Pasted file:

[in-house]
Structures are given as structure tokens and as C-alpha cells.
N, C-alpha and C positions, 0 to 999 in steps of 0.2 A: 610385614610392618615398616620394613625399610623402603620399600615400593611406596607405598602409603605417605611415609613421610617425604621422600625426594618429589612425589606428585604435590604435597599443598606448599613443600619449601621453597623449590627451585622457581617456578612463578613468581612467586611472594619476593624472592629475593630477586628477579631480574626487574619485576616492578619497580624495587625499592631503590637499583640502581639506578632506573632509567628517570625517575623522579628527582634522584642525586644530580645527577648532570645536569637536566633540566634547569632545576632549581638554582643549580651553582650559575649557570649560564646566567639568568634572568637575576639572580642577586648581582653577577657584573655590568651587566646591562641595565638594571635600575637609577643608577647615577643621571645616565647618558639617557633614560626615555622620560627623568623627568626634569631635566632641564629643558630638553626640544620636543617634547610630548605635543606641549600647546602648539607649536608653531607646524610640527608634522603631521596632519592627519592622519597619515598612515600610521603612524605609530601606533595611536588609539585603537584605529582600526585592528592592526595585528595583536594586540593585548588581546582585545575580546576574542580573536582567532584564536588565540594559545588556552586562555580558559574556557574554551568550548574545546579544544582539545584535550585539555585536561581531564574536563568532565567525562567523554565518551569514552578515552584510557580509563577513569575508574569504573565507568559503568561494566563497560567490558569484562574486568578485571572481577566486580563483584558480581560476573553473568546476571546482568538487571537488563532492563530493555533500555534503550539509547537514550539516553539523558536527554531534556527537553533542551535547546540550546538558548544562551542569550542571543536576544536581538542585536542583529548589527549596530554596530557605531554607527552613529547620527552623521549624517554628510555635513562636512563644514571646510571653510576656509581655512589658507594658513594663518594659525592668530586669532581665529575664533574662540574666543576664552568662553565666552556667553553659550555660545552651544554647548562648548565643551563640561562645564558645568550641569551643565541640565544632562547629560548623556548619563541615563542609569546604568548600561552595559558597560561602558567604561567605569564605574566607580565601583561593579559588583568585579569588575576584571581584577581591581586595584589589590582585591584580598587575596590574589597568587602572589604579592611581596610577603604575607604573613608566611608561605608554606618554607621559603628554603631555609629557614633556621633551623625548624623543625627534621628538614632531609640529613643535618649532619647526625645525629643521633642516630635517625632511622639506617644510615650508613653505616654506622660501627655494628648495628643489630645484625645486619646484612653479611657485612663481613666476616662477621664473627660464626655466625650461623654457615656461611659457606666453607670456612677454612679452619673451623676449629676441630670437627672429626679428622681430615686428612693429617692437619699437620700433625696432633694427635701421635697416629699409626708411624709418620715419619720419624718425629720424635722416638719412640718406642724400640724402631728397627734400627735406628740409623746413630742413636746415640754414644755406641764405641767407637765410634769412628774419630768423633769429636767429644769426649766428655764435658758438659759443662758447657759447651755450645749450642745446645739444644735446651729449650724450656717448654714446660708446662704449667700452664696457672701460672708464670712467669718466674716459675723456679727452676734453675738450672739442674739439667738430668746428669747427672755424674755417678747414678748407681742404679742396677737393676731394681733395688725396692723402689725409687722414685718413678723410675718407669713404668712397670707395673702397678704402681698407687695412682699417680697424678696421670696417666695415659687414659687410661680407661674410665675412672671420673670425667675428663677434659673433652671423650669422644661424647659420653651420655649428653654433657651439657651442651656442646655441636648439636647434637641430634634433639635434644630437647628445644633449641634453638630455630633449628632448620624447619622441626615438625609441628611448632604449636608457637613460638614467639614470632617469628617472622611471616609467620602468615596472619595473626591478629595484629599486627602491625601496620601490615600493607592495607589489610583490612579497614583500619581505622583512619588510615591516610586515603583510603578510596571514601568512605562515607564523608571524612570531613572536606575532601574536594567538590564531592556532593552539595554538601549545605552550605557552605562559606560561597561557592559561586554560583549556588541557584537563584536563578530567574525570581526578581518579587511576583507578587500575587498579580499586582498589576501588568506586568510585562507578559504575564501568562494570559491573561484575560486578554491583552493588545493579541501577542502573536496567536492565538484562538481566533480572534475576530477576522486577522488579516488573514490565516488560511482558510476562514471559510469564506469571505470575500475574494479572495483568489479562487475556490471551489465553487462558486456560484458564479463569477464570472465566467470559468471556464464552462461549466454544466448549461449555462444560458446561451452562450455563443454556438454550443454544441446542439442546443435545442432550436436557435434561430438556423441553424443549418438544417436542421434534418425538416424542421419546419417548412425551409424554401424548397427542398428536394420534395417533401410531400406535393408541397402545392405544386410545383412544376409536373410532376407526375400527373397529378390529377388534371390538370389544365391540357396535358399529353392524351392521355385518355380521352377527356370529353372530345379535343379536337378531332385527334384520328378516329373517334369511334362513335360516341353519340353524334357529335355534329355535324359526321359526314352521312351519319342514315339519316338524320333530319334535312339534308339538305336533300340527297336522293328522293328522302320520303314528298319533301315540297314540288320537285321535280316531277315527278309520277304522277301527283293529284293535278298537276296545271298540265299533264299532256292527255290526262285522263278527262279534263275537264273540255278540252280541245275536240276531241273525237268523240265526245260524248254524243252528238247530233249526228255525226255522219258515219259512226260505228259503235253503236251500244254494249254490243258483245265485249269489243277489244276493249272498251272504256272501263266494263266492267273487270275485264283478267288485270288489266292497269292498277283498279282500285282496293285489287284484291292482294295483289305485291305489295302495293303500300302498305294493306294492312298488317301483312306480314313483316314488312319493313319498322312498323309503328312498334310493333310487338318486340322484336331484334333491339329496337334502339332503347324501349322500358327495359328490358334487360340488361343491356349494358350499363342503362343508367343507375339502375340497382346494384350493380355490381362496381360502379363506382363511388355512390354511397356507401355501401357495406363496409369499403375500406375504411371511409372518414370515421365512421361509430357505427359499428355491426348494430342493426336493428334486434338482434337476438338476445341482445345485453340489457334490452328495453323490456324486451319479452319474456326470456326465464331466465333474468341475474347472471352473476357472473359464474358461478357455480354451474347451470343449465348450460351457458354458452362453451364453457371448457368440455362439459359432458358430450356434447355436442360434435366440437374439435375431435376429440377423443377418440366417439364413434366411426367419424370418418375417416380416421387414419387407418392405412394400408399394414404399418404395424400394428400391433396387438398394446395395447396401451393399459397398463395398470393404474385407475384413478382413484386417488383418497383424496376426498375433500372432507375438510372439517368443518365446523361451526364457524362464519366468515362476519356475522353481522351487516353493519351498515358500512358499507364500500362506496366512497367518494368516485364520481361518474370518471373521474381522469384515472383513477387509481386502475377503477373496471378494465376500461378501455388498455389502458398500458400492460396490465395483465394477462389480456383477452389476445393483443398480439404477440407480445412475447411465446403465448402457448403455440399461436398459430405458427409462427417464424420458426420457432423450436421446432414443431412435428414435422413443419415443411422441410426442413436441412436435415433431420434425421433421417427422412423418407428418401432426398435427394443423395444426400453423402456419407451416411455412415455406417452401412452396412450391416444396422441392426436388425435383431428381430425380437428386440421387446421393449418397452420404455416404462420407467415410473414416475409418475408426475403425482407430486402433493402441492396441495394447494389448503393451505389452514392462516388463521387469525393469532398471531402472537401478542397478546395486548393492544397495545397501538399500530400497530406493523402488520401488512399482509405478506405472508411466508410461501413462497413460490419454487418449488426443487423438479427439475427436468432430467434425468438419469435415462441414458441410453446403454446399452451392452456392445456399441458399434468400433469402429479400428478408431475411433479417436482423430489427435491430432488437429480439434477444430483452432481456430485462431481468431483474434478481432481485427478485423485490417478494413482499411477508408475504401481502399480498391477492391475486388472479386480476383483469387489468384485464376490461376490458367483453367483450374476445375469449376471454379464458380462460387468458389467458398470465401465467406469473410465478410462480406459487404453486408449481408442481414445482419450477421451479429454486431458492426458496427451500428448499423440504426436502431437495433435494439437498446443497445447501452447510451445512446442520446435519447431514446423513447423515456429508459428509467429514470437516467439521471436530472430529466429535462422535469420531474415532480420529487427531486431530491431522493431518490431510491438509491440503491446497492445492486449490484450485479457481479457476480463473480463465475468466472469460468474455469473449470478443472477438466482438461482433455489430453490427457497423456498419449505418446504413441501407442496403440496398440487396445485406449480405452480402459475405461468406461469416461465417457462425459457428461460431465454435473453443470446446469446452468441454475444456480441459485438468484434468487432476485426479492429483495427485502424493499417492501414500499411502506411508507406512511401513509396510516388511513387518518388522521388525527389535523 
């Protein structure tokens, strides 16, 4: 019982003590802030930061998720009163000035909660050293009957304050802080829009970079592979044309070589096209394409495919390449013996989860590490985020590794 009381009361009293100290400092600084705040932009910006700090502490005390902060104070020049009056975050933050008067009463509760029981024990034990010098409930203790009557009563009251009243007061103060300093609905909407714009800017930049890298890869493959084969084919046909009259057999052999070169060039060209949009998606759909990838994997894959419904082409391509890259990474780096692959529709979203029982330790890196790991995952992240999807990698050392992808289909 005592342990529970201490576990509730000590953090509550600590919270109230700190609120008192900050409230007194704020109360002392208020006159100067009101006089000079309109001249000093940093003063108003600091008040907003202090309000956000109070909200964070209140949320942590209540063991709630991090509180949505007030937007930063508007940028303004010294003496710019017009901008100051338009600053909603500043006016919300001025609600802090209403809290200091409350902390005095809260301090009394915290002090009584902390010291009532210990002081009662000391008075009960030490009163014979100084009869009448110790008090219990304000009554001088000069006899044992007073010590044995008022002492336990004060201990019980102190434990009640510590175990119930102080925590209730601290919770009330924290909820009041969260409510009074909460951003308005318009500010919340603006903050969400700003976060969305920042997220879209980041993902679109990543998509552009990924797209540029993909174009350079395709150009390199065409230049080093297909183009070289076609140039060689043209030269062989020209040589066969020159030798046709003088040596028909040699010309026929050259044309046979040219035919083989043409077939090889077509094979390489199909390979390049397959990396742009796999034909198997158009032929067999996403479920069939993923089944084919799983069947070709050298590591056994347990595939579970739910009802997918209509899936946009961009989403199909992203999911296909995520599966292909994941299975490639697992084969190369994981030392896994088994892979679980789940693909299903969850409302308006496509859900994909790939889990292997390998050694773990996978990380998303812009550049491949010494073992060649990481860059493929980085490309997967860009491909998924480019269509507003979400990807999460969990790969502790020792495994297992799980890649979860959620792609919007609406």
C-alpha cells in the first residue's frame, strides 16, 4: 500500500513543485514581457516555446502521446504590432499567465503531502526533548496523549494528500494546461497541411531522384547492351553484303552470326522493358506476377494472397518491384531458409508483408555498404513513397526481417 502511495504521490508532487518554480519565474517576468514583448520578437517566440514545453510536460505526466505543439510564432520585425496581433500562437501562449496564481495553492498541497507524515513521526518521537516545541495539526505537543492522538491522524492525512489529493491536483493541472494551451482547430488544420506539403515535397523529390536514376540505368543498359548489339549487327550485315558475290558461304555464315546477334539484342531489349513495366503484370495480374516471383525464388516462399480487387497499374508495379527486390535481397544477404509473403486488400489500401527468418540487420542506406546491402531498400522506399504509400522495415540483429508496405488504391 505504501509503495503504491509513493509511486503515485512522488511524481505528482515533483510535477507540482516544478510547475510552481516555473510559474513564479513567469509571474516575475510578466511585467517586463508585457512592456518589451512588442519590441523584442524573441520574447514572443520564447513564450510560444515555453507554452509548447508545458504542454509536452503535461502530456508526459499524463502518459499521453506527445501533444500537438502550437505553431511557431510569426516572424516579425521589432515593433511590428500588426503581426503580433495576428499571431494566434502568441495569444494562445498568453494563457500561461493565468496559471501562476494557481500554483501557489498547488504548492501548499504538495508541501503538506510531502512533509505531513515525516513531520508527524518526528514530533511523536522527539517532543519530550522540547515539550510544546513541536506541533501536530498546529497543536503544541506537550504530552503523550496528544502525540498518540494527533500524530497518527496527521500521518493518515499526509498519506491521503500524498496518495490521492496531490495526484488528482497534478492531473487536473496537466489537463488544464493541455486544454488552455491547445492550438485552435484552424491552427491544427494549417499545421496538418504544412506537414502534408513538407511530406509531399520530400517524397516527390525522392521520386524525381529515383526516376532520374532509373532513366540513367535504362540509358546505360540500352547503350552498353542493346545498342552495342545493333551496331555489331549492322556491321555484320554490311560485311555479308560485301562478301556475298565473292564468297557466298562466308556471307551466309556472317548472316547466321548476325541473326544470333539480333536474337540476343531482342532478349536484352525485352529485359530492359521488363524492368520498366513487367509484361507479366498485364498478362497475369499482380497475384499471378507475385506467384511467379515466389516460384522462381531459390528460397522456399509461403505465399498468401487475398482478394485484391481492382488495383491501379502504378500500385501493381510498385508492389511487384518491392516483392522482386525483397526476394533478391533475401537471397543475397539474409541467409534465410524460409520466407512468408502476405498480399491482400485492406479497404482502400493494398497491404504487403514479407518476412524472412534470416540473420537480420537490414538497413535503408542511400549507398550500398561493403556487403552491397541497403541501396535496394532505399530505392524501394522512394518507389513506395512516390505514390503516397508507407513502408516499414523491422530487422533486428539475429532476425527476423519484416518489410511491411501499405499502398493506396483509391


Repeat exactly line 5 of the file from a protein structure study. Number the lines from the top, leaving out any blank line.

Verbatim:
C-alpha cells in the first residue's frame, strides 16, 4: 500500500513543485514581457516555446502521446504590432499567465503531502526533548496523549494528500494546461497541411531522384547492351553484303552470326522493358506476377494472397518491384531458409508483408555498404513513397526481417 502511495504521490508532487518554480519565474517576468514583448520578437517566440514545453510536460505526466505543439510564432520585425496581433500562437501562449496564481495553492498541497507524515513521526518521537516545541495539526505537543492522538491522524492525512489529493491536483493541472494551451482547430488544420506539403515535397523529390536514376540505368543498359548489339549487327550485315558475290558461304555464315546477334539484342531489349513495366503484370495480374516471383525464388516462399480487387497499374508495379527486390535481397544477404509473403486488400489500401527468418540487420542506406546491402531498400522506399504509400522495415540483429508496405488504391 505504501509503495503504491509513493509511486503515485512522488511524481505528482515533483510535477507540482516544478510547475510552481516555473510559474513564479513567469509571474516575475510578466511585467517586463508585457512592456518589451512588442519590441523584442524573441520574447514572443520564447513564450510560444515555453507554452509548447508545458504542454509536452503535461502530456508526459499524463502518459499521453506527445501533444500537438502550437505553431511557431510569426516572424516579425521589432515593433511590428500588426503581426503580433495576428499571431494566434502568441495569444494562445498568453494563457500561461493565468496559471501562476494557481500554483501557489498547488504548492501548499504538495508541501503538506510531502512533509505531513515525516513531520508527524518526528514530533511523536522527539517532543519530550522540547515539550510544546513541536506541533501536530498546529497543536503544541506537550504530552503523550496528544502525540498518540494527533500524530497518527496527521500521518493518515499526509498519506491521503500524498496518495490521492496531490495526484488528482497534478492531473487536473496537466489537463488544464493541455486544454488552455491547445492550438485552435484552424491552427491544427494549417499545421496538418504544412506537414502534408513538407511530406509531399520530400517524397516527390525522392521520386524525381529515383526516376532520374532509373532513366540513367535504362540509358546505360540500352547503350552498353542493346545498342552495342545493333551496331555489331549492322556491321555484320554490311560485311555479308560485301562478301556475298565473292564468297557466298562466308556471307551466309556472317548472316547466321548476325541473326544470333539480333536474337540476343531482342532478349536484352525485352529485359530492359521488363524492368520498366513487367509484361507479366498485364498478362497475369499482380497475384499471378507475385506467384511467379515466389516460384522462381531459390528460397522456399509461403505465399498468401487475398482478394485484391481492382488495383491501379502504378500500385501493381510498385508492389511487384518491392516483392522482386525483397526476394533478391533475401537471397543475397539474409541467409534465410524460409520466407512468408502476405498480399491482400485492406479497404482502400493494398497491404504487403514479407518476412524472412534470416540473420537480420537490414538497413535503408542511400549507398550500398561493403556487403552491397541497403541501396535496394532505399530505392524501394522512394518507389513506395512516390505514390503516397508507407513502408516499414523491422530487422533486428539475429532476425527476423519484416518489410511491411501499405499502398493506396483509391